Abstract and Keywords
Much valuable work has been done in the last fifty years to establish the historical origins and development of early Christian festivals and commemorations; this chapter extends this work by applying selected approaches from ritual studies to explore the meaning and meaningfulness of rituals of/in time for participants and communities. In the application of mythical or sacred time to chronological or human time, sacramental and calendrical rites assert their efficacy by joining together human and divine or divinized participants. These festivals find their place in the calendar due to a variety of reasons—historical, ideological, and chronological. They establish group identity and boundaries not just in terms of membership, but also foster ideological cohesion, as the debates over the date of Easter demonstrate. Finally, the chapter explores the extent to which the conduct of festivals should correlate to the foundational event or myth, and the effect of participants’ emotional response upon memory and belief.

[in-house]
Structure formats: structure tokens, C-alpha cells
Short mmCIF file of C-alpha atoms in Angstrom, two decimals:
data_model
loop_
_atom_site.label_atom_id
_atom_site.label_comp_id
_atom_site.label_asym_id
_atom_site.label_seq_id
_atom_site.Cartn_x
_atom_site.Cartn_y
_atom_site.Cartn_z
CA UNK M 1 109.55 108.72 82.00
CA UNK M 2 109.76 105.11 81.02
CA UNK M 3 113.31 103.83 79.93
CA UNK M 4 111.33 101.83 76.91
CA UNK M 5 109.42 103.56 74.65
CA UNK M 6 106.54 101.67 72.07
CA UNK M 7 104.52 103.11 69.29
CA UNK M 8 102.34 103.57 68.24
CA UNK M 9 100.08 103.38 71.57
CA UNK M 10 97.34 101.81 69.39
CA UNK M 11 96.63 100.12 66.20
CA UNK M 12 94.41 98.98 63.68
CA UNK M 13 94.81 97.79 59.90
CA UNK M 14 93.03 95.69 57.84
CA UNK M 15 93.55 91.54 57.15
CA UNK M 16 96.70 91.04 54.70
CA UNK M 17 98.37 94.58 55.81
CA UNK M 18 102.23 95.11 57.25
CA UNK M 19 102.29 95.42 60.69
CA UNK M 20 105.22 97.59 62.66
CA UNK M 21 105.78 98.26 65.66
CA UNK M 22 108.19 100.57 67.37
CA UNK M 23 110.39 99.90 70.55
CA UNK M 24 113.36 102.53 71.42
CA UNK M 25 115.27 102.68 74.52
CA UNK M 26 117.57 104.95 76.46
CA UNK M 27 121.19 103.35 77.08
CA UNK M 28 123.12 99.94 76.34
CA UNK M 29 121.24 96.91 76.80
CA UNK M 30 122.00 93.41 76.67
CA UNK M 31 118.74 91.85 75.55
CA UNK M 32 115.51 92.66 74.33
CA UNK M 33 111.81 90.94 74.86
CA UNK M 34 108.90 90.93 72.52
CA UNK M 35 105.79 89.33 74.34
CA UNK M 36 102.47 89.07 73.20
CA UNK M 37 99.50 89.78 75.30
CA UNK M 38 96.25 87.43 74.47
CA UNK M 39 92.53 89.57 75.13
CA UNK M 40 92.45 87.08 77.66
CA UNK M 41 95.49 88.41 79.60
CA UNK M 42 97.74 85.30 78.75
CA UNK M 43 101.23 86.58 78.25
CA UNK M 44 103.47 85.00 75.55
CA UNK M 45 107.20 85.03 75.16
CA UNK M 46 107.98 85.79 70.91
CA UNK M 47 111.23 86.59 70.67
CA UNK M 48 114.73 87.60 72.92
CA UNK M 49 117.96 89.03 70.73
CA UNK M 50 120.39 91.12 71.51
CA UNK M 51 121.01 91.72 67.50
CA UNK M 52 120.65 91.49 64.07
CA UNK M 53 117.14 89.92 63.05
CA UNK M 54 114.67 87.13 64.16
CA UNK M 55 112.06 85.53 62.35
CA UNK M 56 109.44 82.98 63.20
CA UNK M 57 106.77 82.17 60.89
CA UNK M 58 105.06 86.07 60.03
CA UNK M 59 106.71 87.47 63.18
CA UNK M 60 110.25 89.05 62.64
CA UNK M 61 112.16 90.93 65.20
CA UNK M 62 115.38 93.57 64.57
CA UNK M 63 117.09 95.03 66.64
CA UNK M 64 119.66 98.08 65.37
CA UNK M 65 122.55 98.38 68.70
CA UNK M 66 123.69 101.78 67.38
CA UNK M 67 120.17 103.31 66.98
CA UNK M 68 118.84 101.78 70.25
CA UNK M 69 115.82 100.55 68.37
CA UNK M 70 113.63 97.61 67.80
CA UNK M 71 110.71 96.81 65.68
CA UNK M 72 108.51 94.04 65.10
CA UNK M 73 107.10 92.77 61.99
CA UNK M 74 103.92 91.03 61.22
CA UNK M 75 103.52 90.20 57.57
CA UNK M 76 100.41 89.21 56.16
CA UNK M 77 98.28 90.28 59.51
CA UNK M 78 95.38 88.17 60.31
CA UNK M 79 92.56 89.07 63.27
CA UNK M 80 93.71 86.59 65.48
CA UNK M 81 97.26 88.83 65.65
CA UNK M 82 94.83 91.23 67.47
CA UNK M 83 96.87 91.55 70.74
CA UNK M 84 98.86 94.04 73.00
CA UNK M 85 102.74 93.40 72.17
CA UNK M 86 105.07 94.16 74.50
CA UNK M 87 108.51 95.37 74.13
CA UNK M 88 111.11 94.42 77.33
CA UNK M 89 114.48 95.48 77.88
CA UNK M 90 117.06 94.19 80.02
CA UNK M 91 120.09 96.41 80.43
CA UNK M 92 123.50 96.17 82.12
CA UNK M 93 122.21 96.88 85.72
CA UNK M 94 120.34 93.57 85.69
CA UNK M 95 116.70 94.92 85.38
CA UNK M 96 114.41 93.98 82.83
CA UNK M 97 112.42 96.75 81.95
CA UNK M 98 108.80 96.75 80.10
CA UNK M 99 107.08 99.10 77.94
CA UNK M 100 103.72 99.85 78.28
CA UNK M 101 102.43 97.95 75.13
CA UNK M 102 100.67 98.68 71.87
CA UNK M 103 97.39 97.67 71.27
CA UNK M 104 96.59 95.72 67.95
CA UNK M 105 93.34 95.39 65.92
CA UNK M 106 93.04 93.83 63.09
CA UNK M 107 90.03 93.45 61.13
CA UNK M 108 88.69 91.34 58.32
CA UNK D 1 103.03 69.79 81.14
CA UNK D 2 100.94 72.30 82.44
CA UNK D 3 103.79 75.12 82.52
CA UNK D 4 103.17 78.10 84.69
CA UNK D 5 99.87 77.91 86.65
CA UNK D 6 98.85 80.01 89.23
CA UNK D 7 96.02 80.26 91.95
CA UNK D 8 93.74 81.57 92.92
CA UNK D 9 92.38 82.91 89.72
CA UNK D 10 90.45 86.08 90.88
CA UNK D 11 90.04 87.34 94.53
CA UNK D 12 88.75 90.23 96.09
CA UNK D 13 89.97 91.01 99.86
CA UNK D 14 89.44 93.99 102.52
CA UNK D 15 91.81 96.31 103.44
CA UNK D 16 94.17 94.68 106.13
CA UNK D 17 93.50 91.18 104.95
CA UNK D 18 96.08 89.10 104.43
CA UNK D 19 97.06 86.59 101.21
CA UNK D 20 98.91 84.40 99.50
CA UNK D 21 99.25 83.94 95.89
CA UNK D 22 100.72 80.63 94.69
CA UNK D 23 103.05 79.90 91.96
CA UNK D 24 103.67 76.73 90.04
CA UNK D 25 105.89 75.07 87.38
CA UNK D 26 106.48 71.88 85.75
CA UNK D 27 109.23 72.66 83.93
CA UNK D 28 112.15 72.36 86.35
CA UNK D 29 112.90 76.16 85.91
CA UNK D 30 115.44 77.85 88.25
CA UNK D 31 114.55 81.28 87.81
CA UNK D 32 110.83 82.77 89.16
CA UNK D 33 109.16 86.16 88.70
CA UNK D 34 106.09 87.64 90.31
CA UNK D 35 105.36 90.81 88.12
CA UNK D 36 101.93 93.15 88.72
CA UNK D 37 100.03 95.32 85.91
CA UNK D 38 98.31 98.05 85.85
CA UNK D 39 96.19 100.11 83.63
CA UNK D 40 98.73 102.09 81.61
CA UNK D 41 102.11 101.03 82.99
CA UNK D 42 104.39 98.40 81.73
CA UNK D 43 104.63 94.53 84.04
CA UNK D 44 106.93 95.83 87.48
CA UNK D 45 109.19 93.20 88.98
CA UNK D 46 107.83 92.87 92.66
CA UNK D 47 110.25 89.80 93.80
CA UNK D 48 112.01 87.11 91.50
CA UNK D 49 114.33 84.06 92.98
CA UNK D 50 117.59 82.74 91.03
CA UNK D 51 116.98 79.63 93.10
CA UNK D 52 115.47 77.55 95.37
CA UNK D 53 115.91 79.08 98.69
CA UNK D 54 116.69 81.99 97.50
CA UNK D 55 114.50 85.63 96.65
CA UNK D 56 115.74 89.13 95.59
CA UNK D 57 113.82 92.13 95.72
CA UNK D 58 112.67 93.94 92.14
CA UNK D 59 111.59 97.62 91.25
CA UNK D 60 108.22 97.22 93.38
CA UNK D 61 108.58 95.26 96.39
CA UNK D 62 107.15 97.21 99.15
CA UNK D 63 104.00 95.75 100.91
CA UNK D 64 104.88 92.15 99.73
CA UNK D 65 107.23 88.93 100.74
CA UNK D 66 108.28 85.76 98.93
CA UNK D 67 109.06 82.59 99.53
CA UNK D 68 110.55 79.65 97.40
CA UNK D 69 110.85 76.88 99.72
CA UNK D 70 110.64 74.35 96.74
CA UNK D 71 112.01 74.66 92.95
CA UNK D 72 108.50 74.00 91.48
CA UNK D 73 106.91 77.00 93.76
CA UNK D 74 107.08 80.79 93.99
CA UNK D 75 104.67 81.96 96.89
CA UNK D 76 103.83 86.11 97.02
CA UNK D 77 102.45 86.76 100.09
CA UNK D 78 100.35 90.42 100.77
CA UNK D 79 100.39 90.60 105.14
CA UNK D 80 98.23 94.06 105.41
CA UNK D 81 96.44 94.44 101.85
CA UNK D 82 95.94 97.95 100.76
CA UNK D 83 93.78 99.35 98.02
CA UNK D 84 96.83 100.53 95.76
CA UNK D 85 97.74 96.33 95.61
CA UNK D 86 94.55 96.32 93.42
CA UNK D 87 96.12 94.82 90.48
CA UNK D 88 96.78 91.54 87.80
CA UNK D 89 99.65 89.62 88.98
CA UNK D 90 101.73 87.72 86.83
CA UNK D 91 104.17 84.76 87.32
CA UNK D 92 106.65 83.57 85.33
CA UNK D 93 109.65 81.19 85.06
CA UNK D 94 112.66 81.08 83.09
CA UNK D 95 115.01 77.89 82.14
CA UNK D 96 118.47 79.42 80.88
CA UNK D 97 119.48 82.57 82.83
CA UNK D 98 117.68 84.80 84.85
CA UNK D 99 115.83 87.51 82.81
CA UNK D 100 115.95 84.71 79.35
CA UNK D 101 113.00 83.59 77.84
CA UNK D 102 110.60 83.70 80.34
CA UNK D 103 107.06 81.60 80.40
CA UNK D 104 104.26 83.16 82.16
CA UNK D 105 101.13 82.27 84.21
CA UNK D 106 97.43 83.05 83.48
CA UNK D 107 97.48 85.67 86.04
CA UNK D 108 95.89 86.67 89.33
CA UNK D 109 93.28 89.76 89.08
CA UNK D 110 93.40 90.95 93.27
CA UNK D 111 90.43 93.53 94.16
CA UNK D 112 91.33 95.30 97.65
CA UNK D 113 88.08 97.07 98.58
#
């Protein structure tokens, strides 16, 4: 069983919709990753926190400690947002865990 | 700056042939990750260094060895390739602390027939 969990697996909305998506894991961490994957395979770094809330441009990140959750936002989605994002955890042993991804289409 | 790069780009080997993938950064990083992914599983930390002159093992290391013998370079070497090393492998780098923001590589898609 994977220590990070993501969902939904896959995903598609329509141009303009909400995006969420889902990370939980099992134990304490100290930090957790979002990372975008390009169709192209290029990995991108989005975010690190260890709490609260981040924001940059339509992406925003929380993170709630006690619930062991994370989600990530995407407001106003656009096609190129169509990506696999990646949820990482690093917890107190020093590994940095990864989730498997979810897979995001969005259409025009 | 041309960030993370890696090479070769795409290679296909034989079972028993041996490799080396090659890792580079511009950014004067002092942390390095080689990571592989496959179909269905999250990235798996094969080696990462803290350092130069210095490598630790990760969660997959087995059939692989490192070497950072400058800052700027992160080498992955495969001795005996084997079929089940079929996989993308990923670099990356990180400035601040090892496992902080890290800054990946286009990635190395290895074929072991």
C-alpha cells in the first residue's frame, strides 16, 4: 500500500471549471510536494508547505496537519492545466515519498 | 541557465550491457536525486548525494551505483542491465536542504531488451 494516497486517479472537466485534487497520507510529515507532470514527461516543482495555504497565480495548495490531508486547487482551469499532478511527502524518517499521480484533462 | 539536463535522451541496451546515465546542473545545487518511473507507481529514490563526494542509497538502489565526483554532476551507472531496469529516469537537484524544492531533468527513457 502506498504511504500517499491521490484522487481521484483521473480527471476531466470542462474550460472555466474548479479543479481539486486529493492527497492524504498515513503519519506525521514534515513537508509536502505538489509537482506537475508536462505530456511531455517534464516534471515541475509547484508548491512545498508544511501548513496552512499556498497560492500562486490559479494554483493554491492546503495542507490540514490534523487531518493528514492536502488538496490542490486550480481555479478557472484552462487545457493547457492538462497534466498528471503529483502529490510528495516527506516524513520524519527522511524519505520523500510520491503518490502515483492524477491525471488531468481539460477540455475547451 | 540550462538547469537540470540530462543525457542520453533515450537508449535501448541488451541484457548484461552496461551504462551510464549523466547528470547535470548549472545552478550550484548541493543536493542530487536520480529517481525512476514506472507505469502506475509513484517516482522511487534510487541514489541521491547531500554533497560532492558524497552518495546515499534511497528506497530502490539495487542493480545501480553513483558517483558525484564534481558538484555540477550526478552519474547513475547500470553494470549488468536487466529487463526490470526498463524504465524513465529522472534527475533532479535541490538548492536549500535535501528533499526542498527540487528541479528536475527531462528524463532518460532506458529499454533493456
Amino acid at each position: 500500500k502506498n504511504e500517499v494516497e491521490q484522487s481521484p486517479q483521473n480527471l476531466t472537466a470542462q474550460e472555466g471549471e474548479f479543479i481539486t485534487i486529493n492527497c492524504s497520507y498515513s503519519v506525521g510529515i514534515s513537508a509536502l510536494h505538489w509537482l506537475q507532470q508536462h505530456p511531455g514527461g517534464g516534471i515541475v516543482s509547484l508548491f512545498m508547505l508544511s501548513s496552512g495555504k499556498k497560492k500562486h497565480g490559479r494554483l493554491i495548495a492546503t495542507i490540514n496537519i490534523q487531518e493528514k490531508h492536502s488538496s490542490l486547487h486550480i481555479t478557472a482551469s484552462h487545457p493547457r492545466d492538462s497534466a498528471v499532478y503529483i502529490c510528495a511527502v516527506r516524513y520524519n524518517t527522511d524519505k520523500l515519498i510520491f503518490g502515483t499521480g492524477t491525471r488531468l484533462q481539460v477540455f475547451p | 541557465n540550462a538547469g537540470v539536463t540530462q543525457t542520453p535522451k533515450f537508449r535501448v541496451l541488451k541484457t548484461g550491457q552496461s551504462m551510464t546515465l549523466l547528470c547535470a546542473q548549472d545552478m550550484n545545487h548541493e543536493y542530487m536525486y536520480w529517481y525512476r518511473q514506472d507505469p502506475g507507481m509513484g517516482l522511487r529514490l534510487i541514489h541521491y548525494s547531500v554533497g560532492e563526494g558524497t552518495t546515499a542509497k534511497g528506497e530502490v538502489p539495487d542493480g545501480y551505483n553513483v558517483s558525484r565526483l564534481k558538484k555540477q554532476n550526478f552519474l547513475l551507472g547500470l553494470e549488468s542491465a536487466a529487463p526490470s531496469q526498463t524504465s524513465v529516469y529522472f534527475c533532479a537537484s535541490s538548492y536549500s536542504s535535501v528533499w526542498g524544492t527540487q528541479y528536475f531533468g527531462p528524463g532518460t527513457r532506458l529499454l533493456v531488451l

Access to the complete content on Oxford Handbooks Online requires a subscription or purchase. Public users are able to search the site and view the abstracts and keywords for each book and chapter without a subscription.
If you have purchased a print title that contains an access token, please see the token for information about how to register your code.